Wednesday, September 30

Oozing Pumpkins STEM Experiment

Halloween is coming!  Families will be carving pumpkins and decorating their houses with them.  When Halloween is over, these pumpkins will be thrown away, fed to animals, or tossed into compost piles.  But... these pumpkins can be used for something fun and educational before being disposed of... science!  Read on to learn more about a fun science experiment you can do with these leftover pumpkins.


Combine baking soda and vinegar to create an exciting chemical reaction! Oozing Pumpkins is a fun STEM science experiment for children of all ages.

Disclosure: Affiliate links to Amazon are included in this blog post.



Making an oozing pumpkin is an exciting... and messy... way to teach children about chemical reactions. A chemical reaction occurs when two or more substances are combined together to create something new. In this experiment, you will combine vinegar and baking soda to make a 'foam' that consists of sodium acetate, carbon dioxide, and water.

For this science activity, you will need:

  • a carved pumpkin
  • dish soap
  • baking soda
  • vinegar
  • food coloring (optional)



Directions:

  1. In a small bowl, combine some dish soap, food coloring, and baking soda.  Exact amounts aren’t necessary.  The more dish soap, vinegar and baking soda you use, the larger the chemical reaction will be!  Mix everything thoroughly.
  2. Pour the mixture into the bottom of the pumpkin.
  3. Slowly pour some vinegar into the pumpkin.
  4. Stand back and observe.  You should see a big, foamy, mess ooze from the pumpkin’s eyes, nose, and mouth!

Combine baking soda and vinegar to create an exciting chemical reaction! Oozing Pumpkins is a fun STEM science experiment for children of all ages.

This science experiment can be done more than once.  Just dump everything out of the pumpkin and repeat the process.  You can experiment with different amounts of vinegar, baking soda, and dish soap to see what happens.

Important Notes  

Do NOT drink the vinegar or sodium acetate.  It will make you sick!  Also, if you have a compost pile, do NOT put your oozing pumpkin into it.  Vinegar, baking soda, and sodium acetate will destroy the beneficial microbes in your compost pile that makes everything decompose.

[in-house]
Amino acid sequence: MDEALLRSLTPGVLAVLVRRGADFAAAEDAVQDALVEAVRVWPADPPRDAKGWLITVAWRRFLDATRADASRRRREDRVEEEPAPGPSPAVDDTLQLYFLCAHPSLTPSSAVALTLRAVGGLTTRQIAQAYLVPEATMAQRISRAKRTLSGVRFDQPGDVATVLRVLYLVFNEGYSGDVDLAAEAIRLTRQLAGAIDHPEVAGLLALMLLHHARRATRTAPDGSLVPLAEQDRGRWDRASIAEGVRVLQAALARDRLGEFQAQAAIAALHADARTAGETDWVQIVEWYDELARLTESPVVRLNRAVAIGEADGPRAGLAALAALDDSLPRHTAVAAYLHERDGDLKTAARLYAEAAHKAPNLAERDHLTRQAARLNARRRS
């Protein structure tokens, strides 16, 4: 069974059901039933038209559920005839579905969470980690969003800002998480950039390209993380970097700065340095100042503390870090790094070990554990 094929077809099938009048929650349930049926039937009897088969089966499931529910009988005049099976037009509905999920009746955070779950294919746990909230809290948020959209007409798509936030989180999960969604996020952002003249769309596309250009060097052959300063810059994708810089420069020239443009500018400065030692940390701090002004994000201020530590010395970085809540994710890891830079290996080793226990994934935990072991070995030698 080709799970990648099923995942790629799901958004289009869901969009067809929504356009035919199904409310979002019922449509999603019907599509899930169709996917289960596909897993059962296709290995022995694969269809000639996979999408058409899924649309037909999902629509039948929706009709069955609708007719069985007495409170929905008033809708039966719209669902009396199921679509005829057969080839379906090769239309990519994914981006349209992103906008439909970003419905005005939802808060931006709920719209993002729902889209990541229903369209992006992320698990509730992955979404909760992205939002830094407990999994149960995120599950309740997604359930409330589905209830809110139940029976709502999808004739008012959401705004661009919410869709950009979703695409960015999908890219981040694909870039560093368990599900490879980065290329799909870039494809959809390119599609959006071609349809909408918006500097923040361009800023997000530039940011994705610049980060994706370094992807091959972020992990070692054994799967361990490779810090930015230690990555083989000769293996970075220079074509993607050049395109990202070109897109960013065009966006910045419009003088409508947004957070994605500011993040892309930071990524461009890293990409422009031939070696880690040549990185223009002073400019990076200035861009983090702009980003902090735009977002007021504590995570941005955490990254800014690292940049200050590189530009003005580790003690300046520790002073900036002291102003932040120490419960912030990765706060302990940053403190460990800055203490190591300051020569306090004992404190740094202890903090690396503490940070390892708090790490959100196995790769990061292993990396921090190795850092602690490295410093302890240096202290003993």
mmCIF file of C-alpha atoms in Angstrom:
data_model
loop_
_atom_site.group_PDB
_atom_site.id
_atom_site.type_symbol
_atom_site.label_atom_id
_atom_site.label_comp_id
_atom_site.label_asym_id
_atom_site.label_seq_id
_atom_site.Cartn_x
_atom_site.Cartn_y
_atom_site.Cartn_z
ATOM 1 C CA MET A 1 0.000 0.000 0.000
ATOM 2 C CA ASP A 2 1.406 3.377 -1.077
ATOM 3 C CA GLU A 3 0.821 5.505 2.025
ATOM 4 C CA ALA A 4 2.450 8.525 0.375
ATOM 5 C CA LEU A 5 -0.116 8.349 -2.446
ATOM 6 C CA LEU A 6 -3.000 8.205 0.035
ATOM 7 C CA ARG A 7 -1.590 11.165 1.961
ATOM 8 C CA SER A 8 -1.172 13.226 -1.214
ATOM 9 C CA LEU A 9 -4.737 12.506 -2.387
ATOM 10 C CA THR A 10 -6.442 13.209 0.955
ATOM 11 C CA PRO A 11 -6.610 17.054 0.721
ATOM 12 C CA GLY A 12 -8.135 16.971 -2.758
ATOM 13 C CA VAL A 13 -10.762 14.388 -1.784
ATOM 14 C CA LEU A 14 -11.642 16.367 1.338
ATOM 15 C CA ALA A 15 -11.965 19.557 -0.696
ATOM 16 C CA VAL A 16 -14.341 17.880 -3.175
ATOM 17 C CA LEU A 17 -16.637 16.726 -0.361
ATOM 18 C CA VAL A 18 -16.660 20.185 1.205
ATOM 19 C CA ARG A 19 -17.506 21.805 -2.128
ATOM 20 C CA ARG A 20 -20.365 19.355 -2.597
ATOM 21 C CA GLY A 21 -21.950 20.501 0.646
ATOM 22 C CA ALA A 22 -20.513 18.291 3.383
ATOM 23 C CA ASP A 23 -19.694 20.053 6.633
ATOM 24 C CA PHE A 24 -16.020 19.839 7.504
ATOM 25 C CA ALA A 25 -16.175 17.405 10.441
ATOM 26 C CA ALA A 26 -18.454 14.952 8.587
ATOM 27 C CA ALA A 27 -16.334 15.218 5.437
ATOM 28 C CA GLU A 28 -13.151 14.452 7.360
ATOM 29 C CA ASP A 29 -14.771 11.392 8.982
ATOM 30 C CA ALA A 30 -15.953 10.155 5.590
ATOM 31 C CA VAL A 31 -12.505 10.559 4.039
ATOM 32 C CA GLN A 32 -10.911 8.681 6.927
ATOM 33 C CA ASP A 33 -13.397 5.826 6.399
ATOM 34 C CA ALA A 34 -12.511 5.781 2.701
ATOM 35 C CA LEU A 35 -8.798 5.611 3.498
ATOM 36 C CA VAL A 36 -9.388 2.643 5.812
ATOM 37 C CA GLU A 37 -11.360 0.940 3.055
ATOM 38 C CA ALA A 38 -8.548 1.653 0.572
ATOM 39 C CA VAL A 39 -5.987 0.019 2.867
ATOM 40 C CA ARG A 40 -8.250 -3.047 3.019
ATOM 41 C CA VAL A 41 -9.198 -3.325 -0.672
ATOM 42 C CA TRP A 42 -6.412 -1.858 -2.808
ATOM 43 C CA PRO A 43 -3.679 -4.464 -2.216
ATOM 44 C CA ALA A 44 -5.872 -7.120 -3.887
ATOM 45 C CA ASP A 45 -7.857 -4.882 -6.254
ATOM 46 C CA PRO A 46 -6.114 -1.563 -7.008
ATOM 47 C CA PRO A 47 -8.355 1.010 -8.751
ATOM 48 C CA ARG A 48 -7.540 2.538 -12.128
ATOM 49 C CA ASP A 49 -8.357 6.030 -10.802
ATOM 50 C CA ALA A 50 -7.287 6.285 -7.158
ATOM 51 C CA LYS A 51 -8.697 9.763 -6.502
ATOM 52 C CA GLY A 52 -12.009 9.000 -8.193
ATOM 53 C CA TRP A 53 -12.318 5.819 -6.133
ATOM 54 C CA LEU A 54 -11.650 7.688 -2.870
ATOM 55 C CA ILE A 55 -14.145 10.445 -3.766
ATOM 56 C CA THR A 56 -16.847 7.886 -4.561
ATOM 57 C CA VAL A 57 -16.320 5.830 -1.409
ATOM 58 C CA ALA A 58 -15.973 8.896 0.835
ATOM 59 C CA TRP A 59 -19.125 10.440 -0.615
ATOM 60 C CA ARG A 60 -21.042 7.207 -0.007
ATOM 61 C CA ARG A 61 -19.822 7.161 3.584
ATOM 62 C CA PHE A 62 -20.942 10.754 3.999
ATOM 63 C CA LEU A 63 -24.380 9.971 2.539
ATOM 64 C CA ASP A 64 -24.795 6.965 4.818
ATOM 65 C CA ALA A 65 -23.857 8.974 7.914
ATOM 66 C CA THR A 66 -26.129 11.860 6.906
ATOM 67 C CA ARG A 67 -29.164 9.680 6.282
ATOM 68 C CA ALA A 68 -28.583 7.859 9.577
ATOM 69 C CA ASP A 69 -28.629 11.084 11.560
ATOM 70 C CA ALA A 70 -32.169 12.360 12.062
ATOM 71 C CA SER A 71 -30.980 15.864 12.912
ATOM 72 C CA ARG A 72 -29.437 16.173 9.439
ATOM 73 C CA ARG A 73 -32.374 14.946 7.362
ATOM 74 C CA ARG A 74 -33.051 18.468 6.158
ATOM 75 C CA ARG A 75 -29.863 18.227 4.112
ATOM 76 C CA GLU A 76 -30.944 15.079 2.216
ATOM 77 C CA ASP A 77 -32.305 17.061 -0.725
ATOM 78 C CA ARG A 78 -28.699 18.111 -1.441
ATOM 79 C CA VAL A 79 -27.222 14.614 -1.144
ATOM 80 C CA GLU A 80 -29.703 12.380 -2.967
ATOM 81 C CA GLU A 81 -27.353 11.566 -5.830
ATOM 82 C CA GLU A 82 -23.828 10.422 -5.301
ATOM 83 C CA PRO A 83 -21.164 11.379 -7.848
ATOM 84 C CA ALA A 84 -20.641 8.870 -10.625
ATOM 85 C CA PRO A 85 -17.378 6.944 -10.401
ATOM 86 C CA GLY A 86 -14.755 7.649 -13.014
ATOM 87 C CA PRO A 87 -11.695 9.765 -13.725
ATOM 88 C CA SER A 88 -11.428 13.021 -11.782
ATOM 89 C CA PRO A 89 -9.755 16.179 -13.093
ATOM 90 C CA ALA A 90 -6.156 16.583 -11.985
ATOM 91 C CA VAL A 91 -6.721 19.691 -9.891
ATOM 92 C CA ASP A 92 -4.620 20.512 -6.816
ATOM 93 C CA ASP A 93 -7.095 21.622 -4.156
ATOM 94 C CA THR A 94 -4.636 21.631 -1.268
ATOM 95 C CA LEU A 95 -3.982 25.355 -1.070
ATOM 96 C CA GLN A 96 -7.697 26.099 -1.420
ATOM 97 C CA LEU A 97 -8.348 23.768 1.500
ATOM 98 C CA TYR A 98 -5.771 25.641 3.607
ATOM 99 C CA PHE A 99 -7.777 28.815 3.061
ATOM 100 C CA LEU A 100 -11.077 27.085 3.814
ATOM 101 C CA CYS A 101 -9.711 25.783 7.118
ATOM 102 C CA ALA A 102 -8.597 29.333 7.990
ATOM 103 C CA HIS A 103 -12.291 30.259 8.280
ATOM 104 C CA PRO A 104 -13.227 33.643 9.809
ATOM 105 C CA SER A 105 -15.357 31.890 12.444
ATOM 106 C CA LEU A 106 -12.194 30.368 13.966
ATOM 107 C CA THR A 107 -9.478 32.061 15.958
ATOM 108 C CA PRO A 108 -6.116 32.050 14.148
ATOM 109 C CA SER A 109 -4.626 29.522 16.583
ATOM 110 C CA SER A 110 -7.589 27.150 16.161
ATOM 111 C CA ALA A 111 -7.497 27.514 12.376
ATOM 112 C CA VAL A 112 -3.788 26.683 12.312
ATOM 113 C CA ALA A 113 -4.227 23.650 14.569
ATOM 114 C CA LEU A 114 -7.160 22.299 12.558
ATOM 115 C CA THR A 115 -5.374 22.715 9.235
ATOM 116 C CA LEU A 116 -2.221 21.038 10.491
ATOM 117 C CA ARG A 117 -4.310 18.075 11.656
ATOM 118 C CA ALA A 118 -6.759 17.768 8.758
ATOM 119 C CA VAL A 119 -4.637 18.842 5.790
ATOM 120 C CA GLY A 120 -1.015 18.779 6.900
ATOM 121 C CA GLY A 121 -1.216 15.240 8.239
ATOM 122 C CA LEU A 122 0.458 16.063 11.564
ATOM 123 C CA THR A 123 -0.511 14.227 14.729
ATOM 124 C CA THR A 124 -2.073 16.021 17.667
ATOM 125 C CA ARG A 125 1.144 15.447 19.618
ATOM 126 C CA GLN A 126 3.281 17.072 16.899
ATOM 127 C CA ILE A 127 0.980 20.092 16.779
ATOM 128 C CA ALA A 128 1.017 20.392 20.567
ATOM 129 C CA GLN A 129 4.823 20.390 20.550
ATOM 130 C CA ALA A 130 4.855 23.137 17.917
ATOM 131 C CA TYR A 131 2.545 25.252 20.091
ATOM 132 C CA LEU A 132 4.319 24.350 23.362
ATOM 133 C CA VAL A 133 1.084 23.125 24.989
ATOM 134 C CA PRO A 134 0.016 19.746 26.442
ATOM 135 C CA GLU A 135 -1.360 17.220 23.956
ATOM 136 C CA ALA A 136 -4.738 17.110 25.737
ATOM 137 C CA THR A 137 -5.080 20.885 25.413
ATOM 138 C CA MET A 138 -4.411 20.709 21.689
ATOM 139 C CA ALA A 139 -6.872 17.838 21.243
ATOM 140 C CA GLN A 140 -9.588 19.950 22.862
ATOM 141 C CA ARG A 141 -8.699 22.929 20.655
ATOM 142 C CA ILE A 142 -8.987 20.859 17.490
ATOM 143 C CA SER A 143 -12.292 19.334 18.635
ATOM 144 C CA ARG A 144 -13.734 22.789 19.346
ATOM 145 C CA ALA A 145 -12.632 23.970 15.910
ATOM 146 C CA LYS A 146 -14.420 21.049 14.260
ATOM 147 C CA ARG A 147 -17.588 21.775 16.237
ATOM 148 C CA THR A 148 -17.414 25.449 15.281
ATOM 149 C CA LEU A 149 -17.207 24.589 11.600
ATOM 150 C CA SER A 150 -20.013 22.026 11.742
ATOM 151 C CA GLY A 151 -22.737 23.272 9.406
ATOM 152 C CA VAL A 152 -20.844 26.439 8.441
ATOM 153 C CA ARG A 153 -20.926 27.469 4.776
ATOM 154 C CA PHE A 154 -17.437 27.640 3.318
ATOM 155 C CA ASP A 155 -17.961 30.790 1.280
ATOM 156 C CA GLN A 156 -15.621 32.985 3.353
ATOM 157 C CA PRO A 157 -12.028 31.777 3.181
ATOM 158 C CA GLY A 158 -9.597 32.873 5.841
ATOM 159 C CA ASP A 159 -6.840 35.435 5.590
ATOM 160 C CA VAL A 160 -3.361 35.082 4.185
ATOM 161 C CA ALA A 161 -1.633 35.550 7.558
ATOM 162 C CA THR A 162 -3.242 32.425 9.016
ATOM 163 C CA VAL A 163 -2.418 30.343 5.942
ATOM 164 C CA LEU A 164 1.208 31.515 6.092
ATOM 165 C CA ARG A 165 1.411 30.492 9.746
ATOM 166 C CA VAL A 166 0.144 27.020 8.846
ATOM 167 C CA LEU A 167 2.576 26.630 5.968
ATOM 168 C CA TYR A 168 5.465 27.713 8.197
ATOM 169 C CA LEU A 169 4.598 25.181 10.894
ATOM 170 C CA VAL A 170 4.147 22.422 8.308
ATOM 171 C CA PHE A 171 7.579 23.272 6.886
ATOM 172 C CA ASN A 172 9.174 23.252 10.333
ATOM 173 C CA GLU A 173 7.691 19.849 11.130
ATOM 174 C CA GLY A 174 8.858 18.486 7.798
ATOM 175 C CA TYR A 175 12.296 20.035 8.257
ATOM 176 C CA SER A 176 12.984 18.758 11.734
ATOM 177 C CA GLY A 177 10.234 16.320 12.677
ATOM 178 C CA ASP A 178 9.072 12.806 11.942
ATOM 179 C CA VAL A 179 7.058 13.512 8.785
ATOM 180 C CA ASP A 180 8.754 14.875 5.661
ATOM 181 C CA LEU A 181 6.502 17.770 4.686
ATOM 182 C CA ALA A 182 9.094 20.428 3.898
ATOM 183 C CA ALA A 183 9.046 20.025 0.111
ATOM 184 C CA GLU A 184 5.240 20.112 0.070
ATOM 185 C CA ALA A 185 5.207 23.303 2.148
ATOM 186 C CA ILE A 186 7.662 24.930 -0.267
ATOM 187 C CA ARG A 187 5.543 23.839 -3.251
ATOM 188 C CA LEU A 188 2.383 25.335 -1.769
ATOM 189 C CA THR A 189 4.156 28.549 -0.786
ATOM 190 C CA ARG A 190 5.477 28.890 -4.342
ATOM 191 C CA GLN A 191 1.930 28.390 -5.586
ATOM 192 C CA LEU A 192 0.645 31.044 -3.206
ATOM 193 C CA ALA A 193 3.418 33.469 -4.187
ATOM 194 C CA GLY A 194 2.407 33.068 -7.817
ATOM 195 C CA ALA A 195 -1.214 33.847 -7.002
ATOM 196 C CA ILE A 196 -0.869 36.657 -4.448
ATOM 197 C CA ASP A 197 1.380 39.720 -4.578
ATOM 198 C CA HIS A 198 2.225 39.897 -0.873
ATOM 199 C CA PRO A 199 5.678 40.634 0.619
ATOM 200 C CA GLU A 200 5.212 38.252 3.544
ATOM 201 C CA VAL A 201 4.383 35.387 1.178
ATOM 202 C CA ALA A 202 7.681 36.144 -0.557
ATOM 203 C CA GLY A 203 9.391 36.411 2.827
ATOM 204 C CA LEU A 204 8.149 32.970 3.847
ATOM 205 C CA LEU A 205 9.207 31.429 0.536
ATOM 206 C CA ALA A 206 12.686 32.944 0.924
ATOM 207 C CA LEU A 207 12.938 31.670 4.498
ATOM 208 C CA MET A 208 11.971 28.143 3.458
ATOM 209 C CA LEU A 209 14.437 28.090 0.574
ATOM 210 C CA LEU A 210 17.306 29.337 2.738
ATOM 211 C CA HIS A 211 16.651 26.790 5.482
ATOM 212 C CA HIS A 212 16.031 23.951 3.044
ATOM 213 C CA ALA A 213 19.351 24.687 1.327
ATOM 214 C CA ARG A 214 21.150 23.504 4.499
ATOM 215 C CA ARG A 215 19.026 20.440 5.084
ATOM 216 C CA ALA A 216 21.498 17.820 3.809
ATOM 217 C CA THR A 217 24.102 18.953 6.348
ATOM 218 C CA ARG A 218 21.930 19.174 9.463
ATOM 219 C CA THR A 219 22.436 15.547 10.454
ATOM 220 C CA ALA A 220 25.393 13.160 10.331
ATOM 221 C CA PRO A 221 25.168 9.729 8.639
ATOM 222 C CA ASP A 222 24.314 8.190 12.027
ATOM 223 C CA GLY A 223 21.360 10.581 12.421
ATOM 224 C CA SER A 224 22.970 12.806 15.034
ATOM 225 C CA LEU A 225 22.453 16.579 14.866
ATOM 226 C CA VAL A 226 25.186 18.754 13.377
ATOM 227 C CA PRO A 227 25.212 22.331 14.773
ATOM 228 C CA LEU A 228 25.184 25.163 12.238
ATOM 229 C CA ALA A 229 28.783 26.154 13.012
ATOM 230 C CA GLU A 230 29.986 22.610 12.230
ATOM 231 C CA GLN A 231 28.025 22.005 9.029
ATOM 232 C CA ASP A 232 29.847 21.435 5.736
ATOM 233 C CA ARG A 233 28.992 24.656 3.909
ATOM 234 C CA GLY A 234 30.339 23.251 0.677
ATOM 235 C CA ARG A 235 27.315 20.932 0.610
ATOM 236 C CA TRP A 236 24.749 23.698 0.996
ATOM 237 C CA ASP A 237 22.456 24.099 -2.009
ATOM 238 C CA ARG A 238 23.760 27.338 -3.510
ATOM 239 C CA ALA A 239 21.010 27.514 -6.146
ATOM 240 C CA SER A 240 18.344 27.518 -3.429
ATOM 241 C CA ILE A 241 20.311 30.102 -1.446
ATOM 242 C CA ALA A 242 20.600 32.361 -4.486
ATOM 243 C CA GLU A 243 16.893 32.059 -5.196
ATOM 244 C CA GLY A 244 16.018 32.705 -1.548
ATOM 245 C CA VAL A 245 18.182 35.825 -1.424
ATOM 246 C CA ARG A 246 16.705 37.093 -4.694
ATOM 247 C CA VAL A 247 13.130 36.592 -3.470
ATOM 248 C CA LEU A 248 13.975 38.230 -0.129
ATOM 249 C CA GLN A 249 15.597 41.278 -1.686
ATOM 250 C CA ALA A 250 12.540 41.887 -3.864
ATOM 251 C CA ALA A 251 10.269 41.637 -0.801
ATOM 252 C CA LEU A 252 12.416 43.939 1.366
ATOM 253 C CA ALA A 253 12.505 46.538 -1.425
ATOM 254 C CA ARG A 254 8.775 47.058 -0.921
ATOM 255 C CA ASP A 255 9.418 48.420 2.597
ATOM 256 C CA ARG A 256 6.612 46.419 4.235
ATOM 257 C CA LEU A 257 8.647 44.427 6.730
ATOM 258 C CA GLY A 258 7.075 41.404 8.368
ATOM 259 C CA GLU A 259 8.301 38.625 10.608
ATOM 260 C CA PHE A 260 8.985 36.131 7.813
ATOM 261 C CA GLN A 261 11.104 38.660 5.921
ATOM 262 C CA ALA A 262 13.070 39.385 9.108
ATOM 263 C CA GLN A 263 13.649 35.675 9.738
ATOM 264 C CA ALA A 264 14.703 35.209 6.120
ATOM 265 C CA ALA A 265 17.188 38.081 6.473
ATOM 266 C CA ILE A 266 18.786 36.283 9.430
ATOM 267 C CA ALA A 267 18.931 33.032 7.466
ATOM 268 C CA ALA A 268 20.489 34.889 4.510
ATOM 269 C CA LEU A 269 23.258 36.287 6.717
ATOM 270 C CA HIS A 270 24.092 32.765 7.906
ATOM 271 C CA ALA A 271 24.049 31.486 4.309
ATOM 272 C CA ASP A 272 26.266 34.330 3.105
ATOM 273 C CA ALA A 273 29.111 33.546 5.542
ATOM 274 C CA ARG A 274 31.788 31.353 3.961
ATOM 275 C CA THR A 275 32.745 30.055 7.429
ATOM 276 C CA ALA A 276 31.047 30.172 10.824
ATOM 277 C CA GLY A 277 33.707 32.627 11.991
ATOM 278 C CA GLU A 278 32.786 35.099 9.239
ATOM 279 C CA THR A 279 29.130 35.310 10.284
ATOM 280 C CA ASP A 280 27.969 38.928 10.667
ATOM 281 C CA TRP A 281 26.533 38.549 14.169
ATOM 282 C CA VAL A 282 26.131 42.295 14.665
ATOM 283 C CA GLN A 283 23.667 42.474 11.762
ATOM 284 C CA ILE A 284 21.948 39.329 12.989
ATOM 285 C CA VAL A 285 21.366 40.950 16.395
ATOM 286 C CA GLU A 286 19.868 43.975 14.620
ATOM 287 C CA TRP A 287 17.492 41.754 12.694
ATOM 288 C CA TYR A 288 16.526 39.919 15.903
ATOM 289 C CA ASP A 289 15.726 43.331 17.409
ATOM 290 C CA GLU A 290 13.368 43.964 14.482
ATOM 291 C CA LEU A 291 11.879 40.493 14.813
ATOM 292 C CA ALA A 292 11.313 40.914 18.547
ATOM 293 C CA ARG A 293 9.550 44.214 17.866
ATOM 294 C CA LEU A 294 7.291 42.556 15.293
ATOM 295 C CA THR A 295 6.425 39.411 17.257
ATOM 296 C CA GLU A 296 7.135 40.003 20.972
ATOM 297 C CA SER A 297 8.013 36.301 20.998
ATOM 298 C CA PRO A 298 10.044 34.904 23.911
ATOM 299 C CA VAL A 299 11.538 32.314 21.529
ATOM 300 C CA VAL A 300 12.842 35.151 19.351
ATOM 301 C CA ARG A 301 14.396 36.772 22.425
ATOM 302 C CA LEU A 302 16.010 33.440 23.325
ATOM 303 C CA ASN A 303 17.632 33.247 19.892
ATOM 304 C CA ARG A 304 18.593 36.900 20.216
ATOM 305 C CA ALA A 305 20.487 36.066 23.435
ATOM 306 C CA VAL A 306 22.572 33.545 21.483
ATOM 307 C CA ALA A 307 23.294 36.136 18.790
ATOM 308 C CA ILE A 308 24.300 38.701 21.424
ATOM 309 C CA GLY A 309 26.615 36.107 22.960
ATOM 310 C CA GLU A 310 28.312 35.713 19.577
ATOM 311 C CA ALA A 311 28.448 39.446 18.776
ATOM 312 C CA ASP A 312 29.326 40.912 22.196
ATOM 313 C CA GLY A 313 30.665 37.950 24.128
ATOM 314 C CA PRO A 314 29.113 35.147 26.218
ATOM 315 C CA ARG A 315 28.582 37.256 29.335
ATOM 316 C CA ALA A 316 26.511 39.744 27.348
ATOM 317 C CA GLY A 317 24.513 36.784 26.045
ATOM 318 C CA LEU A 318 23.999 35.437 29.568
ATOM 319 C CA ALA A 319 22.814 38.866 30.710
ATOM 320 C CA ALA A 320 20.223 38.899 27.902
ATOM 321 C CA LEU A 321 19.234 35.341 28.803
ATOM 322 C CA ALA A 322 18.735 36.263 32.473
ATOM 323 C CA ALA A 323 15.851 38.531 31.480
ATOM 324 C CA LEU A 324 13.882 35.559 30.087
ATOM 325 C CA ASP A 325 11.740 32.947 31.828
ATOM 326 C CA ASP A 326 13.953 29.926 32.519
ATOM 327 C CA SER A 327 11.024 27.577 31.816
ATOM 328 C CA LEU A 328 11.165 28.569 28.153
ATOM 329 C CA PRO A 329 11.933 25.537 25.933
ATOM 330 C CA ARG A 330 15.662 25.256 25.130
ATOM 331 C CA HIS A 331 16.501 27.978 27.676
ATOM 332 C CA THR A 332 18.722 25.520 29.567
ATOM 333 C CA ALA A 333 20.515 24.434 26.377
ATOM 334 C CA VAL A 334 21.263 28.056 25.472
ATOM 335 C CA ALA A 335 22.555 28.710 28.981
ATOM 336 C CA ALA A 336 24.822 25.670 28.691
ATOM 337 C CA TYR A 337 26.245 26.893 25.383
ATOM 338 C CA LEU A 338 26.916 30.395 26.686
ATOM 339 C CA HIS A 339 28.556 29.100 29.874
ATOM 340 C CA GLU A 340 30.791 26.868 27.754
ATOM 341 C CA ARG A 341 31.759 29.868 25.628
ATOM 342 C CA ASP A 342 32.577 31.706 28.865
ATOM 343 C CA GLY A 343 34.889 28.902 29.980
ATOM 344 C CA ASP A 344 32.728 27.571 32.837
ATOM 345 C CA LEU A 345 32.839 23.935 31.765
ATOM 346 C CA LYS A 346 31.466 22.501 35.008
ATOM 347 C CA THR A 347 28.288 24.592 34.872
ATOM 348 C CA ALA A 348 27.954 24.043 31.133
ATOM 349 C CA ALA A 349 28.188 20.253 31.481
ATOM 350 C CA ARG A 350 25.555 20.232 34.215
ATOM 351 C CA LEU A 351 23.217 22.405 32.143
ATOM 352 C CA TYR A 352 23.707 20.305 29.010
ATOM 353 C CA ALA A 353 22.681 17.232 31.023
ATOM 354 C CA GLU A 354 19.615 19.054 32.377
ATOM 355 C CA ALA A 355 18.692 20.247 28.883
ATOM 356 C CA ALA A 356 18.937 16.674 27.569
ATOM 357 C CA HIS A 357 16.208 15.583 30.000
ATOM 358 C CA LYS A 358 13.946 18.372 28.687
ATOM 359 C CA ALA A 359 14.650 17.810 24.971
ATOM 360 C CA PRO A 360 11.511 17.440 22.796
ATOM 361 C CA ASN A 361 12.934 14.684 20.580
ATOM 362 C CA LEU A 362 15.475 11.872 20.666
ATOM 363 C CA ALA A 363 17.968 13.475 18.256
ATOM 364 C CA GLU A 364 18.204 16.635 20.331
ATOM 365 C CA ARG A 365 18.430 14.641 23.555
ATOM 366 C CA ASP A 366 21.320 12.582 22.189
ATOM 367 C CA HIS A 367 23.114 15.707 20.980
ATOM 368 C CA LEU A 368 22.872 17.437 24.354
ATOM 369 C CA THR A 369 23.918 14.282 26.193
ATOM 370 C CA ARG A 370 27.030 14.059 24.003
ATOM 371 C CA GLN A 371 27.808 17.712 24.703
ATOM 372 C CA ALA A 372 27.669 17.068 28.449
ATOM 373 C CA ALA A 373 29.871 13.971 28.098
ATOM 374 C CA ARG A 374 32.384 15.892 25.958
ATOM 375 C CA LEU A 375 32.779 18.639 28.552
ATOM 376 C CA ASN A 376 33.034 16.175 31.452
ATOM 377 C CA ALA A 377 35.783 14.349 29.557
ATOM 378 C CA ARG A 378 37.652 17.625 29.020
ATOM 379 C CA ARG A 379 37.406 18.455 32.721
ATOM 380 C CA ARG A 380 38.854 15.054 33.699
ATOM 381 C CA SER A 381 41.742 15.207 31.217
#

Combine baking soda and vinegar to create an exciting chemical reaction! Oozing Pumpkins is a fun STEM science experiment for children of all ages.

Did you enjoy reading about this oozing pumpkins STEM experiment? If so, check out these blog posts for more pumpkins and STEM activities:


8 comments:

  1. This looks like so much fun to make! Can’t wait to try ��

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    1. Hehehehe... when you do... be sure to use lots of newspaper and paper towels... it can be VERY messy!

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  2. This looks like a fun and easy experiment. Definitely sharing with my mom friends.

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    1. It really is an easy experiment to do to. I hope you and your friends have fun giving this experiment a try!

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  3. Fabulous tutorial!! The kiddos will LOVE THIS!! I'd love for you to share over at our weekly Wednesday Creative Crafts Linky Party
    https://creativelybeth.com/creative-crafts-linky-party-9-join-in-the-fun/
    Have a great week!
    Creatively, Beth

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    Replies
    1. Thanks Beth! I'll swing by and check it out! <3

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  4. I wonder if you could do this experiment then use the same pumpkin to do the life cycle experiment?

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    Replies
    1. You are the first one to ask me that question! Sadly, it more than likely wouldn't work to use the same pumpkin for both experiments. Vinegar and baking soda are often used in cleaning solutions because they help to kill germs, bacteria, and fungus... everything the pumpkin would need to decompose quickly. I'm honestly not sure what would happen if you used the same pumpkin for both... it could be the topic for another science experiment!

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